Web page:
First-generation H1 receptor antagonists Non-selective/sedating Bind to both central & peripheral H1 receptors Usually cause CNS depression (drowsiness, sedation) but may cause CNS stimulation (anxiety, agitation), especially in children Also have substantial anticholinergic effects

48 Antihistamines (Cont’d)
Drug Dosage Adult Child Chorpheniramine (4 mg tablet, 2mg/ml Elixir & expectorant) 4 mg q4-6hr, max: 24 mg daily 1-2yrs: 1 mg twice daily 2-12yrs: 1- 2 mg q4-6h, Max:12 mg daily Hydroxyzine (25 mg tablet) 25 mg at night; 25mg three to four times daily when necessary 6 months-6yrs: 5-15 mg daily; 50 mg daily in divided dose if needed >6yrs: mg daily; mg daily in divided dose if needed Diphendramine (10 mg/5ml Elixir) 25-50 mg q4-6h mg q4-8 hr ( >1 yr)

49 Antihistamines (Cont’d)
Drug (Cont’d) Dosage Adult Child Promethazine (10 & 25 mg tablets, 5mg/5ml Elixir) 25 mg at night; 25 mg twice daily if needed 2-10yrs: 5-25 mg daily in 1 to 2 divided dose Azatadine (1 mg tablet) 1 mg twice daily 1-12 yrs: mg twice daily

50 Antihistamines (Cont’d)
Adverse effects: Sedation Dry mouth Blurred vision GI disturbances Headache Urinary retention Hydroxyzine is not recommended for pregnancy & breast-feeding

51 Antihistamines (Cont’d)
Second-generation H1 receptor antagonists Selective/non-sedating Cause less CNS depression because they are selective for peripheral H1 receptors & do not cross blood-brain barrier Longer-acting compared to first-generation antihistamines

52 Antihistamines (Cont’d)
Drug Dosage Adult Child Acrivastine (Semprex) 8 mg three times daily Not recommended Cetirizine (Zyrtec) 10 mg daily 5 mg daily / 2.5 mg twice daily (2-6 yrs) Desloratadine (Aerius) 5 mg daily 1.25 mg daily (2-5 yrs) 2.5 mg daily (6-11yrs) Fexofenadine (Telfast) mg daily Loratadine (Clarityne) 10 mg daily` 5 mg daily (2-5 yrs)

53 Antihistamines (Cont’d)
Adverse effects: May cause slight sedation Some antihistamines may interact with antifungal, e.g. ketoconazole; antibiotics, e.g. erythromycin; prokinetic drug-- cisapride or grapefruit juice, leading to potentially serious ECG changes e.g. Terfenadine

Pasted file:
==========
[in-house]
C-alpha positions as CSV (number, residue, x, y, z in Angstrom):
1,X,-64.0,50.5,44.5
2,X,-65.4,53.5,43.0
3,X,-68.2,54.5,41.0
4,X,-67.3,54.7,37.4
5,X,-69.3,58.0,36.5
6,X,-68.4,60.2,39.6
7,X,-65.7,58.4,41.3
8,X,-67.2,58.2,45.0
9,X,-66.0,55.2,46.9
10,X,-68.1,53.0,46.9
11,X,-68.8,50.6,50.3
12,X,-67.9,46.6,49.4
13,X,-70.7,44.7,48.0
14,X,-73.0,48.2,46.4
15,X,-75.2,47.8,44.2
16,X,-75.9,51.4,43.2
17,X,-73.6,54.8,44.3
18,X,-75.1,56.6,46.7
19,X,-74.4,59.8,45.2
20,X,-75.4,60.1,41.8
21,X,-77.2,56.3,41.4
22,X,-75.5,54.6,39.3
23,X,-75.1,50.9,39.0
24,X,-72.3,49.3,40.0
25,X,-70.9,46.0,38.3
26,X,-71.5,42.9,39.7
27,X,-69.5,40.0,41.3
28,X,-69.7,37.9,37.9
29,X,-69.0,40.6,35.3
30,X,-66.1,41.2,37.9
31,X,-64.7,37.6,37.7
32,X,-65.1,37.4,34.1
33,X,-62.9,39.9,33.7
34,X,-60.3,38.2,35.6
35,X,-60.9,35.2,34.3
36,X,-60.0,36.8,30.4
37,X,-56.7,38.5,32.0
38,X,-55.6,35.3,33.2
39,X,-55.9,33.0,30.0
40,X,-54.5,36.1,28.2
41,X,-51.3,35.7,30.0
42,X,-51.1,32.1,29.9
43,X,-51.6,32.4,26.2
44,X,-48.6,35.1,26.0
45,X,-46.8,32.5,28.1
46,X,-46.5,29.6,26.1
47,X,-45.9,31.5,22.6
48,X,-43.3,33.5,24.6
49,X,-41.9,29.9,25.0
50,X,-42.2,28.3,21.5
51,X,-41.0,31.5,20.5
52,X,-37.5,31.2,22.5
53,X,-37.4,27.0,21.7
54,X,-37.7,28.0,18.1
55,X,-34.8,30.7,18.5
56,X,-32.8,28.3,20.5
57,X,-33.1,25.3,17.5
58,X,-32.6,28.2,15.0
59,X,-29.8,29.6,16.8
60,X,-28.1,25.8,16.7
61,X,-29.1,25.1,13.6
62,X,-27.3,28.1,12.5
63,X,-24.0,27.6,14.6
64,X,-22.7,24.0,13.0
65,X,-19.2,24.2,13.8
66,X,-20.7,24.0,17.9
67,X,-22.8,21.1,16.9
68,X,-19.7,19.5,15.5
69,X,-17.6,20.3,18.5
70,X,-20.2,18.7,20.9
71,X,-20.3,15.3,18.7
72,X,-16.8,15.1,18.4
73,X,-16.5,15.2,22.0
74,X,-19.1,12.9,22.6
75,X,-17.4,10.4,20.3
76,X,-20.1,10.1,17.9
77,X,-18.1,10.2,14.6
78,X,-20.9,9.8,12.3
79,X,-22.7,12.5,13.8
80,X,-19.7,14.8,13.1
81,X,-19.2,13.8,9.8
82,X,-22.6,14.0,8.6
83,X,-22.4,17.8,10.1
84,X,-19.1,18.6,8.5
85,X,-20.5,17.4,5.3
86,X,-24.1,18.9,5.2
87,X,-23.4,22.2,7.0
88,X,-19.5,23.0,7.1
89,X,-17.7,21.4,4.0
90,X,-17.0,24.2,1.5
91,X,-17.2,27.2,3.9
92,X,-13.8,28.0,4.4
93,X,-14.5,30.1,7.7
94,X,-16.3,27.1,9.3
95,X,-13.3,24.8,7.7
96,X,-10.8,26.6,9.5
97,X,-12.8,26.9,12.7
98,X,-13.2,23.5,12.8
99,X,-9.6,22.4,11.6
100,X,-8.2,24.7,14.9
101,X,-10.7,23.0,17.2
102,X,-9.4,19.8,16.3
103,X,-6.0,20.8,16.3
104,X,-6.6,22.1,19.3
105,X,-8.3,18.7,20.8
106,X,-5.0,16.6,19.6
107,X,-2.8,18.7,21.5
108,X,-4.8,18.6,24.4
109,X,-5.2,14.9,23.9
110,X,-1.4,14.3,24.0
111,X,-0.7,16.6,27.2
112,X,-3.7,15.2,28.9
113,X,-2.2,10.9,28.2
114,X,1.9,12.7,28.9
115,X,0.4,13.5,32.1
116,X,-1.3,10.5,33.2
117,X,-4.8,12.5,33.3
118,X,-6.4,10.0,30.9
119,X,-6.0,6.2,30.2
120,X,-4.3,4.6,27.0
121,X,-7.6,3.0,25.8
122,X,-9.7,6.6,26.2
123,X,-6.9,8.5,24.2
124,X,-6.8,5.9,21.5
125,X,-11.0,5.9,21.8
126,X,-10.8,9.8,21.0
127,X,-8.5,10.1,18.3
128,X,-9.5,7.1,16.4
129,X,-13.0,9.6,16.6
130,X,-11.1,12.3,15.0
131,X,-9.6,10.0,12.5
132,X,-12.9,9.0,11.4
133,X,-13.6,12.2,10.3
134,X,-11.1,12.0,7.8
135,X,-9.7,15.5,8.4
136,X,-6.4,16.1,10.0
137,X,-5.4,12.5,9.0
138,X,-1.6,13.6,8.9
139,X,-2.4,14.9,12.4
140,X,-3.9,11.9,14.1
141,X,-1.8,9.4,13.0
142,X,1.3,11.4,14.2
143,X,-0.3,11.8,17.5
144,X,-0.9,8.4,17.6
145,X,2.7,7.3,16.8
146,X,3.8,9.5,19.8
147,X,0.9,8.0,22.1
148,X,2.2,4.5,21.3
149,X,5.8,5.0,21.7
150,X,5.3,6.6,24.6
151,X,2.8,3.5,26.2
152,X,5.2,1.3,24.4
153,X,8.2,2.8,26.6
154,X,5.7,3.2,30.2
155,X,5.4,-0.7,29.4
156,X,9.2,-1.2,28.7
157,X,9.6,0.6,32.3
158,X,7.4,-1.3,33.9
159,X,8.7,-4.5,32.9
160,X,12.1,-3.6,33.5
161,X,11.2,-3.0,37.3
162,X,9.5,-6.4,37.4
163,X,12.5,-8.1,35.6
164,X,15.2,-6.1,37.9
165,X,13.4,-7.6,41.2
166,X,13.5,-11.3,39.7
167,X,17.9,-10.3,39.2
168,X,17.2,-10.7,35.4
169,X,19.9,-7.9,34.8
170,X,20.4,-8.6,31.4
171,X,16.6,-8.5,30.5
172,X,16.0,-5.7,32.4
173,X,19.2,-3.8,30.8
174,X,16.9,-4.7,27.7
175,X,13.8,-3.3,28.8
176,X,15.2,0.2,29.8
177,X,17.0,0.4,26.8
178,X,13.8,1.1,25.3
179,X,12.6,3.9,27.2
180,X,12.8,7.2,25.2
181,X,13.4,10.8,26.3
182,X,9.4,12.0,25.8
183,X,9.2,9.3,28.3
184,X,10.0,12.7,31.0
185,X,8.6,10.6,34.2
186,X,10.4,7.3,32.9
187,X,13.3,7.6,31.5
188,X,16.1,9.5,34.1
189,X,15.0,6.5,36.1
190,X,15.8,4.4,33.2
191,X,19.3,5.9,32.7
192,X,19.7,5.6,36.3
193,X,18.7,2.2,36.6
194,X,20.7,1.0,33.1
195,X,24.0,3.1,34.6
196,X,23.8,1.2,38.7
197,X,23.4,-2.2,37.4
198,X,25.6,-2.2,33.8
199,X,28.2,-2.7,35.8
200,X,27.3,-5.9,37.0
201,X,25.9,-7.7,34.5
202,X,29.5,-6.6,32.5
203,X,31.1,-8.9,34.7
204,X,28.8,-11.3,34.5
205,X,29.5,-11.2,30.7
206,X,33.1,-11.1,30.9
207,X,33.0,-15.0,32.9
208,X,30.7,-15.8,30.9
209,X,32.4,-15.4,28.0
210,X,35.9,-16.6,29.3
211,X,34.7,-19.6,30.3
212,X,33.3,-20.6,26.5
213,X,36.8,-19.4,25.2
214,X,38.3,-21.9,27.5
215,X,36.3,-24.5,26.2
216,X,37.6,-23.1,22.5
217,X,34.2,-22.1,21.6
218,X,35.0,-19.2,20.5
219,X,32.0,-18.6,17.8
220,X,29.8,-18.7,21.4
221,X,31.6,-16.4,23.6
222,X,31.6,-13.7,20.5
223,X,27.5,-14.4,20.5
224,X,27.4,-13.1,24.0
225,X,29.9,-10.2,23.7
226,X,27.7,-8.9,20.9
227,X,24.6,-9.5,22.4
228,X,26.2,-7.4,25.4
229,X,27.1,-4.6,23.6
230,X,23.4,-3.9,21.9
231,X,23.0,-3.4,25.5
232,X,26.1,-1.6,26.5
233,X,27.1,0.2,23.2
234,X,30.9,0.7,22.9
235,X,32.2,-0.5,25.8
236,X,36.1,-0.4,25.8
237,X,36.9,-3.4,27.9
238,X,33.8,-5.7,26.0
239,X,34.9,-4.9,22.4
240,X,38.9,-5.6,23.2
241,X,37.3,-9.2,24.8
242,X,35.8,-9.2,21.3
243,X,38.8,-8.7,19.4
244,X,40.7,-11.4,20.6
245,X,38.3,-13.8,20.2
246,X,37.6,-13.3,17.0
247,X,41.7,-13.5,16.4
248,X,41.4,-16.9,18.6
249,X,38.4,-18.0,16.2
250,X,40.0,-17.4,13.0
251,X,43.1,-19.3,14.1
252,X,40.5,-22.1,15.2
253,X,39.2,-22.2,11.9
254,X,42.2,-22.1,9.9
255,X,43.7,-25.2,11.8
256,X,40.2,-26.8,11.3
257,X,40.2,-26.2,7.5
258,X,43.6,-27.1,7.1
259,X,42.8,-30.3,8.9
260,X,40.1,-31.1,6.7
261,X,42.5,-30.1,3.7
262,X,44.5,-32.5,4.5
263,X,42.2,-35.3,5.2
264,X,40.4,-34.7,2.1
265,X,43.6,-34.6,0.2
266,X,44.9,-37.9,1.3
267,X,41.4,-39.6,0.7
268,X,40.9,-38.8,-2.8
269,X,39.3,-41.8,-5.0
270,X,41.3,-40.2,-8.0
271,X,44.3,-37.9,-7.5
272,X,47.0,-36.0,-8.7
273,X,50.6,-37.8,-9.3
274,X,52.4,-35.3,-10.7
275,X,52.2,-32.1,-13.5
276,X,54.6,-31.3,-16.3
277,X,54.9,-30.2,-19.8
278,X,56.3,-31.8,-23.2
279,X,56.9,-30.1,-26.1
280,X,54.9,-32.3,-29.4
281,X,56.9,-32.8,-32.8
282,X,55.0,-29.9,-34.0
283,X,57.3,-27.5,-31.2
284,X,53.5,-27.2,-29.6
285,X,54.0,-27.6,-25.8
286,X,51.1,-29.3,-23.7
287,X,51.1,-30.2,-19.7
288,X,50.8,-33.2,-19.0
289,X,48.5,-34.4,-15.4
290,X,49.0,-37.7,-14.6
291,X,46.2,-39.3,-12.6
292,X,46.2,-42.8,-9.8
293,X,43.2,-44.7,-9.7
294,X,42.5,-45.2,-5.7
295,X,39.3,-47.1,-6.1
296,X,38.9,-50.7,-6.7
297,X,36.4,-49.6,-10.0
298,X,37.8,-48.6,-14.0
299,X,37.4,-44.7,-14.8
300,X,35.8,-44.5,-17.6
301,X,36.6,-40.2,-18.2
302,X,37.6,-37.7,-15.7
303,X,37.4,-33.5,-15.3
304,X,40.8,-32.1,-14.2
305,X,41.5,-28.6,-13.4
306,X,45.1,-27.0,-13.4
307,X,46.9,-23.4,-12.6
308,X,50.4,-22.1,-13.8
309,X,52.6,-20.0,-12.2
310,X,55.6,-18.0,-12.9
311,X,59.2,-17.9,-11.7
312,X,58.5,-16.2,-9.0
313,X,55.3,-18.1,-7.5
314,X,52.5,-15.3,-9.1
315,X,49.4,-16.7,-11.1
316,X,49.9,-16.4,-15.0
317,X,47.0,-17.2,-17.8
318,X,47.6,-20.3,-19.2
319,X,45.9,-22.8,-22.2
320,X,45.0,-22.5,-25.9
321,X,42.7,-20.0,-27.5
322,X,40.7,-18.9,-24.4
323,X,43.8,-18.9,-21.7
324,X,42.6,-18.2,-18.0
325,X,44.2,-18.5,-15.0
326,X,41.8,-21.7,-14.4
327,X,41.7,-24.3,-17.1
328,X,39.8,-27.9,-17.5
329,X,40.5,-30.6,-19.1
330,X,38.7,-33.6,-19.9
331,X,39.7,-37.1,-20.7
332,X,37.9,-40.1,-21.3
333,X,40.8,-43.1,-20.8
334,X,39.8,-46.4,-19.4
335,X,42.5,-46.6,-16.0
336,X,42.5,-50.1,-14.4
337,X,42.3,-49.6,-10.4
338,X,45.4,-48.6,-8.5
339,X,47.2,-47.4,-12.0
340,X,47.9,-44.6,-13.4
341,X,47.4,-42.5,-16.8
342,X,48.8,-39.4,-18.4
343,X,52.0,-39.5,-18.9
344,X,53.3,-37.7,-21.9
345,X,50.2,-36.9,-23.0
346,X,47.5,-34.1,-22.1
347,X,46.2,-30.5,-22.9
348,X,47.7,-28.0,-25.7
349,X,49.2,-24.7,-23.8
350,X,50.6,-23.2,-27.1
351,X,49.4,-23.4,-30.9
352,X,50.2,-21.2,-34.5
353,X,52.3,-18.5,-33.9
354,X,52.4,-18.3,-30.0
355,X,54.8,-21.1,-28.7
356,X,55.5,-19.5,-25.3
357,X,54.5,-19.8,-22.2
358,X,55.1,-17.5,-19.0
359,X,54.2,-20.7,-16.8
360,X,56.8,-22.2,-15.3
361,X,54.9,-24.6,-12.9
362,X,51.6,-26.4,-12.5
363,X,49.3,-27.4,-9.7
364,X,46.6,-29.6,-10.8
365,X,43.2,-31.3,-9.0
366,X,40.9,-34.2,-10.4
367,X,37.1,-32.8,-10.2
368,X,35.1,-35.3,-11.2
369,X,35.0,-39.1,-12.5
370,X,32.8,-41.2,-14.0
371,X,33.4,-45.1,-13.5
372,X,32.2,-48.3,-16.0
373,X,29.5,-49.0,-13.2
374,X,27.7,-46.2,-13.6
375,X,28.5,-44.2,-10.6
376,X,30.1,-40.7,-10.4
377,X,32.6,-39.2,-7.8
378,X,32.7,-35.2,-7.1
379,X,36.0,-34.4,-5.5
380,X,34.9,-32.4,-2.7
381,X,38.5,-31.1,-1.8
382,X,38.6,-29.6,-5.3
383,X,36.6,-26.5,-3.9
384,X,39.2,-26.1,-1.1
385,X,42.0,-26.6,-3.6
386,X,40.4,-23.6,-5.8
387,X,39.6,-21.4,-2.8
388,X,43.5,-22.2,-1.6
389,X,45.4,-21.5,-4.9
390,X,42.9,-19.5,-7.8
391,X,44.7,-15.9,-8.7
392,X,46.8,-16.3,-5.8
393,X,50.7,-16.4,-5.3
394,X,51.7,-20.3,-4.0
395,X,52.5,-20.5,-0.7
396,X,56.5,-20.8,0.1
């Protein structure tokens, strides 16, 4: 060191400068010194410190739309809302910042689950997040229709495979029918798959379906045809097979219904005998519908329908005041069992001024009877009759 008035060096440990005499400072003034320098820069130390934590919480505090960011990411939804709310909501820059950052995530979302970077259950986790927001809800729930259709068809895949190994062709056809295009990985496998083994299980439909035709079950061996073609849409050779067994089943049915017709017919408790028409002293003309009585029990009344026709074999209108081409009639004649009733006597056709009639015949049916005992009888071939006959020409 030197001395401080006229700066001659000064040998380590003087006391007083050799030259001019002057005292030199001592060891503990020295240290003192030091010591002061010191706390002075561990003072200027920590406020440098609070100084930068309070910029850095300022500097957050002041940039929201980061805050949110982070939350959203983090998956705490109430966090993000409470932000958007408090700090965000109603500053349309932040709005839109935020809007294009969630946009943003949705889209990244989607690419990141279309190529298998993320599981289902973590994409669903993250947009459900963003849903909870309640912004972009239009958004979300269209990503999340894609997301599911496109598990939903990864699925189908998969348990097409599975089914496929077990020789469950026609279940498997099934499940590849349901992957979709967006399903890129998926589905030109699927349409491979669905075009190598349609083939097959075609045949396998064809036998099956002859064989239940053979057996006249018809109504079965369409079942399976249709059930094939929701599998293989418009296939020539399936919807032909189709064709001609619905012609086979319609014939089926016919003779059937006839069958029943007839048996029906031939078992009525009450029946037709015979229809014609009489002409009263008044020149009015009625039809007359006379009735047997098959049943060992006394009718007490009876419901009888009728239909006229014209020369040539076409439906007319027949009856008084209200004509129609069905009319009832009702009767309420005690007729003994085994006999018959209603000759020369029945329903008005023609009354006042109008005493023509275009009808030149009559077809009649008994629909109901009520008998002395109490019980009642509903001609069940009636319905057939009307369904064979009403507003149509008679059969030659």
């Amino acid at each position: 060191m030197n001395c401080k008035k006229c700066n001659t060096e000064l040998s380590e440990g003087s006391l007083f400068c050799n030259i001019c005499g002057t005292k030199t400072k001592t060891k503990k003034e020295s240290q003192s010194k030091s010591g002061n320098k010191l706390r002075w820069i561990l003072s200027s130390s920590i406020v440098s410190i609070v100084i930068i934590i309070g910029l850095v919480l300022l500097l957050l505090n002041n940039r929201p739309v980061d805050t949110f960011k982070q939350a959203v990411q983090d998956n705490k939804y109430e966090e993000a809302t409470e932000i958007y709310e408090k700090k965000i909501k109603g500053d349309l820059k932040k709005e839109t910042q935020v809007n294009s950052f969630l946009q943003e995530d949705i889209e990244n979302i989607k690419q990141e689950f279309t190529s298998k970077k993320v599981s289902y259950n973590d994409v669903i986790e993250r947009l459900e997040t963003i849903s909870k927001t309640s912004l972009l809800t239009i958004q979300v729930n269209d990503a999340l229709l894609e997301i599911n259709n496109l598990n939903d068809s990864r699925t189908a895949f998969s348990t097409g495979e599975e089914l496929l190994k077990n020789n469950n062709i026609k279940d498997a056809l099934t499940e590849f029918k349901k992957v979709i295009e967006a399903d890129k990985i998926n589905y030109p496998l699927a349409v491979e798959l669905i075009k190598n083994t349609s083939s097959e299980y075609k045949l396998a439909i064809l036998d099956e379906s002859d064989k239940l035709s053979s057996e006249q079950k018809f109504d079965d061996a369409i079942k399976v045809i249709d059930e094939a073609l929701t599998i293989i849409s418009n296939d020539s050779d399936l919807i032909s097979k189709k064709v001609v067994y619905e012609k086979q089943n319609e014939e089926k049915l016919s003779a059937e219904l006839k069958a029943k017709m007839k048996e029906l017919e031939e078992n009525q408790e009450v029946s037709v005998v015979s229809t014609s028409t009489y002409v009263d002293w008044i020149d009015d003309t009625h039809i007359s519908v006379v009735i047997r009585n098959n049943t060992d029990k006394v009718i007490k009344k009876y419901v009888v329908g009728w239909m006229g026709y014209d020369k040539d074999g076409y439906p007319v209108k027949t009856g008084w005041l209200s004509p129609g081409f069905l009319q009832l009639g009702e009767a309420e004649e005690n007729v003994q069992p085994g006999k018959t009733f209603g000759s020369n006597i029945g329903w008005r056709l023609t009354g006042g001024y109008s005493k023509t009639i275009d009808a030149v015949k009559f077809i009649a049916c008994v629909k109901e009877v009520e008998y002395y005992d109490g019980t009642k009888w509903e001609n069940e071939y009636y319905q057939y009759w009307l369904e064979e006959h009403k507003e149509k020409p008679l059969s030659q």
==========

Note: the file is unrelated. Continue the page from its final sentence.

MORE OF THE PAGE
54 Cough preparations There are three classes of cough preparations:
Antitussives Expectorants Mucolytics

55 Cough preparations (Cont’d)
Antitussives Drugs that suppress cough Some act within the CNS, some act peripherally Indicated in dry, hacking, nonproductive cough that interfere with rest & sleep

56 Cough preparations (Cont’d)
Drug Dosage Codeine phosphate 25mg/5ml syrup 15-30 mg three to four times daily Pholcodine 5mg/5ml Elixir 5-10 mg three to four times daily Dextromethorphan 10mg/5ml in Promethazine Compound Linctus 10-30 mg q4-8h Diphenhydramine 10 mg/ 5ml 25 mg q4h, Max:150 mg daily

57 Cough preparations (Cont’d)
Adverse effects: Drowsiness Respiratory depression (for opioid antitussives) Constipation (for opioid antitussives) Preparations containing codeine or similar analgesics are not generally recommended in children & should be avoided altogether in those under 1 year of age

58 Cough preparations (Cont’d)
Nursing Alerts: Observe for excessive suppression of the cough reflex (inability to cough effectively when secretions are present). This is a potentially serious adverse effect because retained secretions may lead to lungs collapse, pneumonia, hypoxia, hypercarbia, and respiratory failure

59 Cough preparations (Cont’d)